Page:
30 Years of Successful High-Pressure Air Injection: Performance Evaluation of Buffalo Field, South Dakota
- Dennis Denney (JPT Senior Technology Editor)
- Document ID
- Society of Petroleum Engineers
- Journal of Petroleum Technology
- Publication Date
- January 2011
- Document Type
- Journal Paper
- 50 - 53
- 2011. Society of Petroleum Engineers
- 4 in the last 30 days
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This article, written by Senior Technology Editor Dennis Denney, contains highlights of paper SPE 133494, "30 Years of Successful High-Pressure Air Injection: Performance Evaluation of Buffalo Field, South Dakota," by V.K. Kumar, SPE, Hilcorp Energy Company; D. Gutierrez, SPE, Computer Modelling Group; and B.P. Thies and C. Cantrell, SPE, Continental Resources, prepared for the 2010 SPE Annual Technical Conference and Exhibition, Florence, Italy, 19-22 September. The paper has not been peer reviewed.
The Buffalo field enhanced-oil-recovery (EOR) project is the oldest still-active air-injection project in the USA. Laboratory studies (combustion-tube, miscibility-pressure, and swelling tests for various CO2/N2 mixtures) and feasibility studies including air-injectivity testing were completed in mid-1977. The result of the pilot test was promising, and the 2,240-acre Buffalo Red River Unit (BRRU) was formed in November 1978. Technical aspects of the Buffalo EOR project are presented, reviewing laboratory studies, production performance (1978–2009), and the effect of short-radius horizontal drilling.
The Buffalo field is in Harding County, northwestern South Dakota, on the southwestern flank of the Williston basin. The field was discovered in 1954 and produces from the Ordovician Red River carbonate formation. The recovery mechanisms under primary production were liquid expansion and rock compaction. Ultimate primary recovery is estimated to be 6 to 8% of the original oil in place.
Several improved-oil-recovery techniques were considered. Waterflooding was ruled out, primarily because of an unsuccessful water-injectivity test and because of high water saturations. Natural-gas and CO2 injection were ruled out because of the excessive cost of natural gas and CO2. High-pressure air injection (HPAI) was selected after conducting laboratory studies, which included a combustion-tube test and miscibility studies. Operation of the HPAI projects has been relatively simple. Most problems have been prevented or solved with prudent engineering practices. Production from the projects has been handled with conventional surface facilities that were modified to handle the larger volume of fluids and emulsions.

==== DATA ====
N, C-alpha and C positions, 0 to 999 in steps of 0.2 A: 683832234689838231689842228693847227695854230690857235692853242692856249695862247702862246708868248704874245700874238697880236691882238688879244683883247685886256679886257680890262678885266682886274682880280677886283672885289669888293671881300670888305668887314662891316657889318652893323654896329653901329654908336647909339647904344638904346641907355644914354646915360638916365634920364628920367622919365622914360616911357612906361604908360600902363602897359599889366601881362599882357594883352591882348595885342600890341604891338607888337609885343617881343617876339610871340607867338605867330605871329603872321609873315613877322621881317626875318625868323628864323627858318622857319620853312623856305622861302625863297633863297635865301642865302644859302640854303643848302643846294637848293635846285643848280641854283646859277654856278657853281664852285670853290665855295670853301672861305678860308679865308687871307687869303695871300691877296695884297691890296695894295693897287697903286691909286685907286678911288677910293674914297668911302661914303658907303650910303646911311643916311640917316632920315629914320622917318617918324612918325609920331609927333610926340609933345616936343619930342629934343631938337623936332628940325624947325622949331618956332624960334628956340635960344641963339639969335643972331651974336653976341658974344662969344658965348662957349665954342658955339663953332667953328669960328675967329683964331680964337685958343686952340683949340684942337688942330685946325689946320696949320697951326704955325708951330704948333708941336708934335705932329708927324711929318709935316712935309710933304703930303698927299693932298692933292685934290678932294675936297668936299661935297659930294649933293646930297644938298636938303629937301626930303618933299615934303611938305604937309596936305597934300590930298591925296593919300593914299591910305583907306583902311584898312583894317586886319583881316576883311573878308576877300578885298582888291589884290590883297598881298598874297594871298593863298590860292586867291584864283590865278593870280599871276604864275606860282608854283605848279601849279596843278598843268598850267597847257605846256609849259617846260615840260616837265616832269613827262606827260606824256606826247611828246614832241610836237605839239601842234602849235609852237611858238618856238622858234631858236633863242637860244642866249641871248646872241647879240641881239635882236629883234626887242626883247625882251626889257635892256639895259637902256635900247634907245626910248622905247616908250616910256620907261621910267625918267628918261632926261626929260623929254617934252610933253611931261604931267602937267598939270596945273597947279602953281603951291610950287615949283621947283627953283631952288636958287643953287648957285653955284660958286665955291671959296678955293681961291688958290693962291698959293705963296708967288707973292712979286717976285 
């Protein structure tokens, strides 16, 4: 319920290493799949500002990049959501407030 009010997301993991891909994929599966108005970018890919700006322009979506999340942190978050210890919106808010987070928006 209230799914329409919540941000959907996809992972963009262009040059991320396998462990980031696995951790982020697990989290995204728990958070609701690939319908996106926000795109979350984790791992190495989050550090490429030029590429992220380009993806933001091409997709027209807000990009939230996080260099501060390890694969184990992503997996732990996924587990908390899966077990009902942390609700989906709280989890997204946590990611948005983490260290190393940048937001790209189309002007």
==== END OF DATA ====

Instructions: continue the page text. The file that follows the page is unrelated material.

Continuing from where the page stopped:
There are four porosity zones within the upper 250 ft of the Red River formation that produce oil and gas in Harding County. These porosity zones are the A, B, C, and D zones at approximately 10, 40, 100, and 170 ft from the top of the formation, respectively. Primarily, the Buffalo field is a stratigraphic trap and dips to the northeast at 100 to 150 ft/mile.
Most Buffalo field production is from the B zone, which is approximately 15 ft thick at a depth of approximately 8,500 ft. Average porosity, from core and log data, is approximately 19%. Water saturation is somewhat lower in the upper portion of the B porosity and higher in the lower portion of the B porosity, but averages approximately 50% overall. The A zone has 7 ft or less of porosity in the 6 to 8% range, and it is assumed to be a minor production contributor, mostly of water. The Red River C and D zones are, in general, avoided because of high-water-volume production.
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